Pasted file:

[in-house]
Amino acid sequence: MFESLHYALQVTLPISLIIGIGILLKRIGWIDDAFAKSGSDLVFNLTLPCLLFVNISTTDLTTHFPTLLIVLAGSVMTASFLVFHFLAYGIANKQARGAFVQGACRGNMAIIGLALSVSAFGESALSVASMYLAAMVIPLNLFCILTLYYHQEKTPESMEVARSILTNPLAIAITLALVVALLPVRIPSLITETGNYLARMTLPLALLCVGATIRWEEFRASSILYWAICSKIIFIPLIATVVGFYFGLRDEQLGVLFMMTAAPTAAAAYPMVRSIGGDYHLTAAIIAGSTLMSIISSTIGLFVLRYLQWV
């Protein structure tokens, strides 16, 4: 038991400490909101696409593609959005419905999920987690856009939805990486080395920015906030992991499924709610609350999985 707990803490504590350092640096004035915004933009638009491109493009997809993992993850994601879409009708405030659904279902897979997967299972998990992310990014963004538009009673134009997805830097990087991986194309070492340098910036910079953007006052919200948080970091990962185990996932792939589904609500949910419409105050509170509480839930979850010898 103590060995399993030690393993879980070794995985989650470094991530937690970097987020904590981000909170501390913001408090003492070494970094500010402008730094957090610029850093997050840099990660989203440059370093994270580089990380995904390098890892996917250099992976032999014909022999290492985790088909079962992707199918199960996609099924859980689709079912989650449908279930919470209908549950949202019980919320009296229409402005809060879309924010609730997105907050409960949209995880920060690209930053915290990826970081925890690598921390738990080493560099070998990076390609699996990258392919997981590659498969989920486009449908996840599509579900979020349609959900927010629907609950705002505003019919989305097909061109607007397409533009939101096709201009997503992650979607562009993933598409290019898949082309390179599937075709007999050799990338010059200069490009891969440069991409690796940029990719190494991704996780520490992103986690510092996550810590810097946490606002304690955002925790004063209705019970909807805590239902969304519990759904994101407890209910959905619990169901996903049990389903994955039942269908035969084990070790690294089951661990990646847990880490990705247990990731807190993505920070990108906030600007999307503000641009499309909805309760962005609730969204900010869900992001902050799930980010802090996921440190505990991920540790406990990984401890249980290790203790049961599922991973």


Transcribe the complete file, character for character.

[in-house]
Amino acid sequence: MFESLHYALQVTLPISLIIGIGILLKRIGWIDDAFAKSGSDLVFNLTLPCLLFVNISTTDLTTHFPTLLIVLAGSVMTASFLVFHFLAYGIANKQARGAFVQGACRGNMAIIGLALSVSAFGESALSVASMYLAAMVIPLNLFCILTLYYHQEKTPESMEVARSILTNPLAIAITLALVVALLPVRIPSLITETGNYLARMTLPLALLCVGATIRWEEFRASSILYWAICSKIIFIPLIATVVGFYFGLRDEQLGVLFMMTAAPTAAAAYPMVRSIGGDYHLTAAIIAGSTLMSIISSTIGLFVLRYLQWV
């Protein structure tokens, strides 16, 4: 038991400490909101696409593609959005419905999920987690856009939805990486080395920015906030992991499924709610609350999985 707990803490504590350092640096004035915004933009638009491109493009997809993992993850994601879409009708405030659904279902897979997967299972998990992310990014963004538009009673134009997805830097990087991986194309070492340098910036910079953007006052919200948080970091990962185990996932792939589904609500949910419409105050509170509480839930979850010898 103590060995399993030690393993879980070794995985989650470094991530937690970097987020904590981000909170501390913001408090003492070494970094500010402008730094957090610029850093997050840099990660989203440059370093994270580089990380995904390098890892996917250099992976032999014909022999290492985790088909079962992707199918199960996609099924859980689709079912989650449908279930919470209908549950949202019980919320009296229409402005809060879309924010609730997105907050409960949209995880920060690209930053915290990826970081925890690598921390738990080493560099070998990076390609699996990258392919997981590659498969989920486009449908996840599509579900979020349609959900927010629907609950705002505003019919989305097909061109607007397409533009939101096709201009997503992650979607562009993933598409290019898949082309390179599937075709007999050799990338010059200069490009891969440069991409690796940029990719190494991704996780520490992103986690510092996550810590810097946490606002304690955002925790004063209705019970909807805590239902969304519990759904994101407890209910959905619990169901996903049990389903994955039942269908035969084990070790690294089951661990990646847990880490990705247990990731807190993505920070990108906030600007999307503000641009499309909805309760962005609730969204900010869900992001902050799930980010802090996921440190505990991920540790406990990984401890249980290790203790049961599922991973």